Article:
5. Be patient with your elders. They have an incredibly hard job to do, most of them, and they're barely up to it. Don't be too disappointed when they fail to get out of the way fast enough for your ambitions. In any event, never let them see you praying for their death. It makes them resent you.
6. Have some insight about what you can and cannot do. That will make it unnecessary for others to point it out.
7. Whatever you can do yourself, do. Do not slough off unimportant or obnoxious tasks to others. There will be time for that later, when you've gotten to the point where other people are the tools you use to get things done.
8. Don't be bitter at the success of others. Their status has nothing to do with you, even though you may feel as if it does. There will always be people more successful than you, many of whom are less talented or worthy. That's the nature of existence. Why worry about it? You'll eat yourself up from the inside out, and it won't change a thing. Be happy instead. I know it seems stupid and impossible, but try.
9. Never take a meeting when a phone call will do. Never place a phone call when an e-mail will do. Never launch an e-mail if 17 words in the elevator will suffice. Don't travel just to show that you're an important person who must be places. Don't surround the activity of business with fruitless jabber and twaddle and rummaging around for no good purpose. Get things done expeditiously and move on, and if you must meet, bring your own pen.
10. Be loyal, even when it is to your detriment. That kind of behavior has a way of getting noticed and appreciated in your target audience. As does the lack of it.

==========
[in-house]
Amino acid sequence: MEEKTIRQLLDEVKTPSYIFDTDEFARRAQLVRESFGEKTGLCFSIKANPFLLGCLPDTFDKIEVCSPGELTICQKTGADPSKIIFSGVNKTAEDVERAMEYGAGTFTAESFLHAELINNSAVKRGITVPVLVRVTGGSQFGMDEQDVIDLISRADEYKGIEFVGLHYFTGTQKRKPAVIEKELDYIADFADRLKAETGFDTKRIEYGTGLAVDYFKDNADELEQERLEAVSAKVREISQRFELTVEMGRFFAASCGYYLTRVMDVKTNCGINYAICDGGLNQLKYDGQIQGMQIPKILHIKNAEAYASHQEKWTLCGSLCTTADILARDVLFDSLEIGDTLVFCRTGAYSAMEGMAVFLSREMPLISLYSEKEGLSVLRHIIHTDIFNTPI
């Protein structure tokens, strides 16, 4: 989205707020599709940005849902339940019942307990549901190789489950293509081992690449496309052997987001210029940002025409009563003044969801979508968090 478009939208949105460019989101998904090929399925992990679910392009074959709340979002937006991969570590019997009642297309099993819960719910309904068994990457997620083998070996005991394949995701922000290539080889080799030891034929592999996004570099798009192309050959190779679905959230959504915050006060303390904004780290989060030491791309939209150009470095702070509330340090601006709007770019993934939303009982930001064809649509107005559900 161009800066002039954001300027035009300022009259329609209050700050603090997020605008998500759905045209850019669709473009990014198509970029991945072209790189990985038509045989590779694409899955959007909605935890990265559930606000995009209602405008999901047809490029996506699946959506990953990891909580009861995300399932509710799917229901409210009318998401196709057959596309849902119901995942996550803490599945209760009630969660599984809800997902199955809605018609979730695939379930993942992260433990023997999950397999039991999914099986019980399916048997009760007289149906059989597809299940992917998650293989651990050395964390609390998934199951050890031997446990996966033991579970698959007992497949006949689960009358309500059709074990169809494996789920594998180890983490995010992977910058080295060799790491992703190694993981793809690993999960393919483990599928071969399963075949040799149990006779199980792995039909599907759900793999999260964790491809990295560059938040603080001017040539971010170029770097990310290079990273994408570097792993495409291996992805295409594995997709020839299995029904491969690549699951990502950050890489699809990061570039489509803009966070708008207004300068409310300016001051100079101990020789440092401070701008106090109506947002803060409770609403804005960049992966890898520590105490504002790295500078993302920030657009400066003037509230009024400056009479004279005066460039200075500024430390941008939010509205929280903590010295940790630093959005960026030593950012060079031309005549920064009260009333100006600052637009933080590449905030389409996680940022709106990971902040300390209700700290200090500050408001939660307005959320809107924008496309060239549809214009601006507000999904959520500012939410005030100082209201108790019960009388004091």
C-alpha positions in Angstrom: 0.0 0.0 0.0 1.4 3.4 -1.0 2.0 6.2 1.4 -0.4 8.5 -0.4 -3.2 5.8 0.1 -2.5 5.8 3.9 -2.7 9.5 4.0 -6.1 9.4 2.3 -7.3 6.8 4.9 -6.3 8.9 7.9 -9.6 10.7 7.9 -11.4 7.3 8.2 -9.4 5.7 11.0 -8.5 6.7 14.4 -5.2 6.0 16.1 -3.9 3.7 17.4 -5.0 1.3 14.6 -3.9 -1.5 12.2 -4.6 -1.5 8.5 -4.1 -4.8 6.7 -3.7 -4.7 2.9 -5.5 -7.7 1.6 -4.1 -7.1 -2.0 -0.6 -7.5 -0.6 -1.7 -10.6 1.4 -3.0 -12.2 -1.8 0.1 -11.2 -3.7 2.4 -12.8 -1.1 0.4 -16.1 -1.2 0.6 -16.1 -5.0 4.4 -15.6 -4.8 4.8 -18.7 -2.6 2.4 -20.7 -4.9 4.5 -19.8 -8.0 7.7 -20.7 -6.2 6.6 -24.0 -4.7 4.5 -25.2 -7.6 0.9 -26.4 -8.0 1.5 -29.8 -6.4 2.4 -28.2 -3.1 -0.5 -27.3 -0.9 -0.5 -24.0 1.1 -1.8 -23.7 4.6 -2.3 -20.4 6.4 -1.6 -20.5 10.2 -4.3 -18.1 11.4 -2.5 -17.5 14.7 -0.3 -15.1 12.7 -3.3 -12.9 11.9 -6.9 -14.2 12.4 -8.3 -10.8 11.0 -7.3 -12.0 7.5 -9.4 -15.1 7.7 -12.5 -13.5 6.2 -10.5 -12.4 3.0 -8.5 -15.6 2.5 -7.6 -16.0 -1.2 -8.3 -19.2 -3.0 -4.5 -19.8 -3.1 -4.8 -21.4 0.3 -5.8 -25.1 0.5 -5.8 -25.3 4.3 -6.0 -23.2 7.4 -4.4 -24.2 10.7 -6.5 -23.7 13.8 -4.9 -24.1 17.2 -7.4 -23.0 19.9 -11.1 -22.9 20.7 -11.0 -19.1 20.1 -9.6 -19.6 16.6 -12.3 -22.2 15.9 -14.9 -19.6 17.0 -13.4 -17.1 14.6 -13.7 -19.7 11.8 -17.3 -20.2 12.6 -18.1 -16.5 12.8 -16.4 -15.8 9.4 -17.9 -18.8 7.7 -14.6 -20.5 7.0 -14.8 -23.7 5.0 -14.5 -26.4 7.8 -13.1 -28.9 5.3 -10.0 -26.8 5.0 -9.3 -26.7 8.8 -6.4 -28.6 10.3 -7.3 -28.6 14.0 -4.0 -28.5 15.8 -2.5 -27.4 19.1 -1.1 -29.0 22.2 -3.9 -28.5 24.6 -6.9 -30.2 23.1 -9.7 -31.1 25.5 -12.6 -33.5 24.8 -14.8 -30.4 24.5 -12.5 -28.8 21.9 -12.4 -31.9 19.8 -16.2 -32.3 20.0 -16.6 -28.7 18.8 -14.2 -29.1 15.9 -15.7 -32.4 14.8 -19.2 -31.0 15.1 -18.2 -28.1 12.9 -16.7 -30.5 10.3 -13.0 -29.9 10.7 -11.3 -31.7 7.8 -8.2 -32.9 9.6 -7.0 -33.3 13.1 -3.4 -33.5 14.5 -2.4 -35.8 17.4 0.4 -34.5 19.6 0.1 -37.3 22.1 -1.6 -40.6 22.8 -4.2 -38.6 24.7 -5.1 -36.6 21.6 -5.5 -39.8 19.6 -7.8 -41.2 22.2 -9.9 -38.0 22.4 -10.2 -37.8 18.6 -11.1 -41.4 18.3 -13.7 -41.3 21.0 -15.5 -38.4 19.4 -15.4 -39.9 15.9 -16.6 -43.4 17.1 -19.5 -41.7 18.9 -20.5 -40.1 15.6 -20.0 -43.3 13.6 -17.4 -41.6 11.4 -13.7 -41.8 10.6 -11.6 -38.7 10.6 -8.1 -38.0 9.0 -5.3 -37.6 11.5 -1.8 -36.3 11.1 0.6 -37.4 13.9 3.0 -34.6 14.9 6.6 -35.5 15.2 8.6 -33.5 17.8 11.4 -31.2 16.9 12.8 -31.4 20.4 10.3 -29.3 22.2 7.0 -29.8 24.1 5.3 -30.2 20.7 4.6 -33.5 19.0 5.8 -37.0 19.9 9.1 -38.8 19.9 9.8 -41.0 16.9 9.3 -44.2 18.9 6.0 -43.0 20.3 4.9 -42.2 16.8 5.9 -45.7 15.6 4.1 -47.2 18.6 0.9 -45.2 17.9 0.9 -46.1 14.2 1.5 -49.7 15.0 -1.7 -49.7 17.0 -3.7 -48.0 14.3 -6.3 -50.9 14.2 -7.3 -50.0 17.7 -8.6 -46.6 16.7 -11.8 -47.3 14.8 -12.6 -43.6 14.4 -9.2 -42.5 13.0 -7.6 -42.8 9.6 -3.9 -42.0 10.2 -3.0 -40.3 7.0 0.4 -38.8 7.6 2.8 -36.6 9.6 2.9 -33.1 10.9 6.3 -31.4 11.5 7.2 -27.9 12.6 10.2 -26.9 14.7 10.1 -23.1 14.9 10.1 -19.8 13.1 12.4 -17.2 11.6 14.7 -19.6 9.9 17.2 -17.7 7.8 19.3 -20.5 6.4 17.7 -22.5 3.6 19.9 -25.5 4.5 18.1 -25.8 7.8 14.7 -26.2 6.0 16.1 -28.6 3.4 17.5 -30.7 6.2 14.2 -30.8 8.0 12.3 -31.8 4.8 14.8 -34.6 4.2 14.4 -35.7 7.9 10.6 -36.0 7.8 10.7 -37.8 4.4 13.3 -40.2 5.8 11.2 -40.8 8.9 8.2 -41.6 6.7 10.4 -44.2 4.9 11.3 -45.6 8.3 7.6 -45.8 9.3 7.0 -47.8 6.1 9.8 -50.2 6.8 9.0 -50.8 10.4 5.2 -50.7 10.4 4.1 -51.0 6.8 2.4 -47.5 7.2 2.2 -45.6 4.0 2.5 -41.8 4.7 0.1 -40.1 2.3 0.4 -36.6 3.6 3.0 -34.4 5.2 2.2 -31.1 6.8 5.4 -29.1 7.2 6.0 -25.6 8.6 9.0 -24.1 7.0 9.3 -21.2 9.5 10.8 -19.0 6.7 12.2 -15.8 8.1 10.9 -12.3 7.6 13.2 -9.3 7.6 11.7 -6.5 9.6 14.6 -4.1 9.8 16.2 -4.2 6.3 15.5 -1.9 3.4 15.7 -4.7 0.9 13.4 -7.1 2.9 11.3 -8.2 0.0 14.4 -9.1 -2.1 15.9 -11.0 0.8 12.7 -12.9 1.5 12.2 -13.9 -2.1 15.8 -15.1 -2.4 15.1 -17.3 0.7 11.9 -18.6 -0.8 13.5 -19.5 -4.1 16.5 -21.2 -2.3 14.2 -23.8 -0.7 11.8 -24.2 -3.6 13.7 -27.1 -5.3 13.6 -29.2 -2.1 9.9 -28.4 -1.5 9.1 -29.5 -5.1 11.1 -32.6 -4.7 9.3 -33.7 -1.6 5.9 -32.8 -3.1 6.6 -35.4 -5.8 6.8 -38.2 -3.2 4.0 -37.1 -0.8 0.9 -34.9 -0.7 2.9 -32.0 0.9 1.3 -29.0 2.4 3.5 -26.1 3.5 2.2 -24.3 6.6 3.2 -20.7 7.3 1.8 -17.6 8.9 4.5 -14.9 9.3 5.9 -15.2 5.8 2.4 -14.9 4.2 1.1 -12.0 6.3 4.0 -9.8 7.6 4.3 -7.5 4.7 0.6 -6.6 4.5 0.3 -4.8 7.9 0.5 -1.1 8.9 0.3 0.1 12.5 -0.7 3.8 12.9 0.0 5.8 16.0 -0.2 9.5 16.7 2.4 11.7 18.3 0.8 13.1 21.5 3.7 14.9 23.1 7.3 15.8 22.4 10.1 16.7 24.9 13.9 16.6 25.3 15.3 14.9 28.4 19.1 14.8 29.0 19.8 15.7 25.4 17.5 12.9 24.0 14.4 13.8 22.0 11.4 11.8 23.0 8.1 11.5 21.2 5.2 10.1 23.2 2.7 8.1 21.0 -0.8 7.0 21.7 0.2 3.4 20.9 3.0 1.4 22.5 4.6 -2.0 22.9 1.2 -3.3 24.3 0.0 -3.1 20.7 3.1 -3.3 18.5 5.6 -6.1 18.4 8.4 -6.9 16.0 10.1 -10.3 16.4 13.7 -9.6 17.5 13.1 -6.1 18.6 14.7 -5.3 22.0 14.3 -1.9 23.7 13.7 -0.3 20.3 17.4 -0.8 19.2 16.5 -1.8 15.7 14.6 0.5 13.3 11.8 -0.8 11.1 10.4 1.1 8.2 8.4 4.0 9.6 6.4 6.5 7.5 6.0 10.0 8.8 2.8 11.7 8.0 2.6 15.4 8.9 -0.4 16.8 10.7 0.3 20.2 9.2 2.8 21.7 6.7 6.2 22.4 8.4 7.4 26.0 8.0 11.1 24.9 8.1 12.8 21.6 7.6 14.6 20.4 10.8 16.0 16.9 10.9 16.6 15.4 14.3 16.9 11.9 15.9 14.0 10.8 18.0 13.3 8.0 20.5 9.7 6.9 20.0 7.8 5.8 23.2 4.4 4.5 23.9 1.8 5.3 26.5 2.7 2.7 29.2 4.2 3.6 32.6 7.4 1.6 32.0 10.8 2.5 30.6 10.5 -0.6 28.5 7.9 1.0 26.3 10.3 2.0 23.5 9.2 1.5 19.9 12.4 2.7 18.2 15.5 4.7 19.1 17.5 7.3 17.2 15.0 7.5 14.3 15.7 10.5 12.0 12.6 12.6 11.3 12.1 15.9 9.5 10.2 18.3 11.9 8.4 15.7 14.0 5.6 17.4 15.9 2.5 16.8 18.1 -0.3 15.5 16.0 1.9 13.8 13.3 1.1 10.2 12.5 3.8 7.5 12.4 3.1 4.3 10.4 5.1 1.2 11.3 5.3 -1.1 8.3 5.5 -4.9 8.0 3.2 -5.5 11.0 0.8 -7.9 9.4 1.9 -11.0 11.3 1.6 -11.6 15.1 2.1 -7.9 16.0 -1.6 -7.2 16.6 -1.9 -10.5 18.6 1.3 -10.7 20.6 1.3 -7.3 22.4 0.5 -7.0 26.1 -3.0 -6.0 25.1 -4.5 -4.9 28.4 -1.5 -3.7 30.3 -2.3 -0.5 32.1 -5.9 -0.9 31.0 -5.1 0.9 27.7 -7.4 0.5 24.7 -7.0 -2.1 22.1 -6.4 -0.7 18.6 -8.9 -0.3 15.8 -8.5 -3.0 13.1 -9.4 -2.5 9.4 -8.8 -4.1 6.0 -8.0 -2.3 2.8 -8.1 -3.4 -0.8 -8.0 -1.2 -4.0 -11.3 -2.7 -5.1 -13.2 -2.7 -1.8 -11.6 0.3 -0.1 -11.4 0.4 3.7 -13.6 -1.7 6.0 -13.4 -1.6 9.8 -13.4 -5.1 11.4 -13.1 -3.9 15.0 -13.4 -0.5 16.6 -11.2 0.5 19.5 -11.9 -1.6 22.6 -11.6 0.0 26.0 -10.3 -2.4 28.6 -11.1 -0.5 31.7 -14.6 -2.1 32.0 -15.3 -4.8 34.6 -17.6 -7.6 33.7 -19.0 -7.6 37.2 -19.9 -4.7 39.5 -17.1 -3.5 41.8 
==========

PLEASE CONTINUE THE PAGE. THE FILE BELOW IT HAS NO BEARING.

11. Don't blame others for your mistakes. In fact, don't blame others for their mistakes, even when you might avoid trouble by doing so. Just suck it up and never, ever make excuses, even when you have excellent ones. Big macho men and women who move gigantic furniture around for a living absolutely hate excuses, and they hate good excuses even more than bad ones. Everybody makes mistakes. But only losers make excuses.
12. Stay put until you absolutely cannot do so a moment longer. Dig in. Hang tough. Cultures are deep. It takes time to negotiate them. People are the same everywhere. And careers can develop a rhythm only if you give them a chance to do so. Remember this: People who jump from job to job every two or three years from the beginning end up doing that for their entire careers, tinkerers skittering along on the surface of organizations that use but do not love them. Eventually they become consultants.
13. Do not become a consultant.
14. Don't be greedy. You're too young to rate real wealth. If you were meant to be a billionaire, if such was to be your fate, you would know it already. More probably you are destined to work hard, be given nothing for free, and earn every dime you require for the rest of your life. Okay?
15. Have fun. And if you can't have fun, don't. Who said it was supposed to be fun? This is business, not windsurfing.
If none of these rules work...then do the opposite. That should work fine too. Why didn't you tell me you were in new media?
By day, STANLEY BING is a real executive at a real FORTUNE 500 company he'd rather not name. He can be reached at firstname.lastname@example.org.